NLU Delhi cracks global moot court competition
Natasha Aggarwal, Naman Joshi, Utkarsh Srivastava and Dhruv Sharma do their alma mater proud.
When four students from a Delhi-based premium law university were flying to Hong Kong to participate in Red Cross International Moot Court competition on humanitarian law, they were excited but not anxious. A spate of successes — first in the national finals and then at the regional finals in Bangladesh — had boosted their confidence and set them up for the grand win.
“In the national finals, we emerged victorious after defeating teams from 44 colleges. We outshone 16 national winners from seven different countries in the regional round, following which we made it to the international final in Hong Kong that took place last month,” says Natasha Aggarwal, a third year student of National Law University (NLU), Delhi.
Her team mates Naman Joshi (fourth year), Utkarsh Srivastava (second year) and Dhruv Sharma (second year) are equally ecstatic with the win they notched up.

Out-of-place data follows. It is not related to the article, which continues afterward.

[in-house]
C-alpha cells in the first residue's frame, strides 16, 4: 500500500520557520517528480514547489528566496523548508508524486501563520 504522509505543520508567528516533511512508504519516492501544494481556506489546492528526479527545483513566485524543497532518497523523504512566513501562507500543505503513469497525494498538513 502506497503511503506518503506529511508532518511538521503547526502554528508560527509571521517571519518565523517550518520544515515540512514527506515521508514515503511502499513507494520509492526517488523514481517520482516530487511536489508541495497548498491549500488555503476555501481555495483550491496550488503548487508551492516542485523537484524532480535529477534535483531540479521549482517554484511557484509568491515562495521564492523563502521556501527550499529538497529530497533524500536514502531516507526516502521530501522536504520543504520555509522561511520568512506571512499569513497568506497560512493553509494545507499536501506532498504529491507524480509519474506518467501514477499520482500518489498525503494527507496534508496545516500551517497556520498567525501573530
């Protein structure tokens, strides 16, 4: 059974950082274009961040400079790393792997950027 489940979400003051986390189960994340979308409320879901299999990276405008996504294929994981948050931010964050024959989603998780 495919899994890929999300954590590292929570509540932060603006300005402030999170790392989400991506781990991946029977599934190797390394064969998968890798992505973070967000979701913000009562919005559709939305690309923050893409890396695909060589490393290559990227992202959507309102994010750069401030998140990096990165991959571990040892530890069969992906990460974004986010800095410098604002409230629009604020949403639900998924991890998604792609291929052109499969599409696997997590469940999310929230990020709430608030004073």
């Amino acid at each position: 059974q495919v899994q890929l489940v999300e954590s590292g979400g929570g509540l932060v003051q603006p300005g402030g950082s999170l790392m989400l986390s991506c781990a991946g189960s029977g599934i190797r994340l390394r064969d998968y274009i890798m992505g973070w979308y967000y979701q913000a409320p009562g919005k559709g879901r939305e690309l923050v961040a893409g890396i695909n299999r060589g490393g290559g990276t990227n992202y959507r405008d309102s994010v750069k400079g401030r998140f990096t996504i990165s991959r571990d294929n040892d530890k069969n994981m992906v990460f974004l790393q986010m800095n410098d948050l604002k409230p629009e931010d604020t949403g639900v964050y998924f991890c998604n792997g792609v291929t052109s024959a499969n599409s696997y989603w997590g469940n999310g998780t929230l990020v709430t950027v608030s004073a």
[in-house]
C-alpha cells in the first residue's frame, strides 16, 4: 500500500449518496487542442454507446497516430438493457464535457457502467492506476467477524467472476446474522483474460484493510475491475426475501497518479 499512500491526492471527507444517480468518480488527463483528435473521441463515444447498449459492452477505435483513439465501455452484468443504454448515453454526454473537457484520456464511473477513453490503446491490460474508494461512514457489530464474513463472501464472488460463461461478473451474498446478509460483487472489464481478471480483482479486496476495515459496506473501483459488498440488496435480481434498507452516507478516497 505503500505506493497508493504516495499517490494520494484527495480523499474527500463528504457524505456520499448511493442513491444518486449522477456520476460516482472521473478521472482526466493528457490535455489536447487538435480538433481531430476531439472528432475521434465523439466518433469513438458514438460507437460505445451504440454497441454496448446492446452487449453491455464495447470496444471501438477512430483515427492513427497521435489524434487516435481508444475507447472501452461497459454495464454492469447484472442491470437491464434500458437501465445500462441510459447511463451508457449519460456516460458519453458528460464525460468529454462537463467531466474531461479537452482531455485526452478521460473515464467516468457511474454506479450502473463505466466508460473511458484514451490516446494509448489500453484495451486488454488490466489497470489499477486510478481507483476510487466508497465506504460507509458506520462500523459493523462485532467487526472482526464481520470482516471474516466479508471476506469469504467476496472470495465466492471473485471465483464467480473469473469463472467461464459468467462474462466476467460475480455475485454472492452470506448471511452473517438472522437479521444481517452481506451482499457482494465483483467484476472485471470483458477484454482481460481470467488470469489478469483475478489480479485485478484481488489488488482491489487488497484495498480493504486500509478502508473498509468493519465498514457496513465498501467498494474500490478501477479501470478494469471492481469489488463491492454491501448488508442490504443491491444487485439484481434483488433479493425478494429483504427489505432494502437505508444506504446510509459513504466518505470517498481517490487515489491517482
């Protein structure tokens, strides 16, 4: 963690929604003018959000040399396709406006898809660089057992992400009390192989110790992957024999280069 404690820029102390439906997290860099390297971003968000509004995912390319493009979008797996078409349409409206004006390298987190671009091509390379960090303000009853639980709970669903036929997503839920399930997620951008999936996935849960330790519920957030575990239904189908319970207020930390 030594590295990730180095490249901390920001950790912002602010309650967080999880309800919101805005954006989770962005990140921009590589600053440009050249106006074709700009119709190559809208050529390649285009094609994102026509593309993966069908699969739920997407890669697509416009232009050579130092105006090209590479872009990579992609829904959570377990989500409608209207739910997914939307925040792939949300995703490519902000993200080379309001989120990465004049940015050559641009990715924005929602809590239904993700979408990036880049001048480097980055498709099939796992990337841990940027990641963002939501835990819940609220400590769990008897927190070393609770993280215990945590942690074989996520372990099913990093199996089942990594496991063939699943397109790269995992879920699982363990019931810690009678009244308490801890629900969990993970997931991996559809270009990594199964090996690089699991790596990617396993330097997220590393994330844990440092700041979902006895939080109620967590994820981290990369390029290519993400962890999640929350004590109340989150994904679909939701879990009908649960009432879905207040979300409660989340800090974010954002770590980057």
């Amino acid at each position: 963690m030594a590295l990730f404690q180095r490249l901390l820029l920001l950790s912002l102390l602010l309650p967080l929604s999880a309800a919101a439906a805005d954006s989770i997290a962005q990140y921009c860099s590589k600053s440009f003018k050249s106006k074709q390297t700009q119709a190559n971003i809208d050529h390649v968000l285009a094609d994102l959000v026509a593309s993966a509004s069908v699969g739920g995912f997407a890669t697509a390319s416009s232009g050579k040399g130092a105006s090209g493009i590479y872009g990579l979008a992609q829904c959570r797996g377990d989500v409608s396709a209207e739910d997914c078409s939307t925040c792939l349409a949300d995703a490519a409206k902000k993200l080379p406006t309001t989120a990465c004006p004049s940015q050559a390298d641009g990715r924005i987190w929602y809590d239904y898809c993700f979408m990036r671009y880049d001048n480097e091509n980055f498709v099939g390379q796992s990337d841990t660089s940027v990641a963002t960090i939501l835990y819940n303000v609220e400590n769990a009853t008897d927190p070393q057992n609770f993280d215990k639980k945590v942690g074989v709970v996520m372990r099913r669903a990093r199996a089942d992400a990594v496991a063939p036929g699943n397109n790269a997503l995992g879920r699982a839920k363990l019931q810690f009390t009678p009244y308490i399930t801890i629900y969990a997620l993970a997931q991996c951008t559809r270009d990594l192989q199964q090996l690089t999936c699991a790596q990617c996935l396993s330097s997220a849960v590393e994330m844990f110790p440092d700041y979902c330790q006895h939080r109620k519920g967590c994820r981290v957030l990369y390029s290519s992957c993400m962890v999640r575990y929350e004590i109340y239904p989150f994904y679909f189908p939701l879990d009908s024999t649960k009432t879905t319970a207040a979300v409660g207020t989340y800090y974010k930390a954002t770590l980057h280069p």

The team began preparations in July last year ahead of the national finals in September. The winning teams from seven different countries of the SAARC region participated in the regional final in mid-October.
The four said they had slogged for long hours during the period to research the mock court case, where a war criminal was to be prosecuted. “During the practice session, I used to sit with the students till 11.30 pm. Their hard work has paid off,” said Prof Aparna Chandra, one of the two faculty members who helped the team prepare for the competition.
“What makes the competition formidable is the fact that the students are told merely a few minutes before the mock trial about the side they are supposed to represent. In the final round, we had to argue the case from both the sides — prosecution and defence,” Natasha says.
Prof Mrinal Satish, another teacher who guided the team, said: “International law is a difficult area to excel for any student because only a few universities teach the subject. However, arranging books and other study material is not that difficult.”
Natasha describes the experience of arguing with top teams from around the world as enriching. “Though we were the winners, I found the teams from Auckland University (New Zealand) and Australia National University very competitive.
Their style of speaking and their presentation skills were a class apart. Several contenders were extremely good in presentation, while some were good in the quality of arguments, while we were good in both,” she says.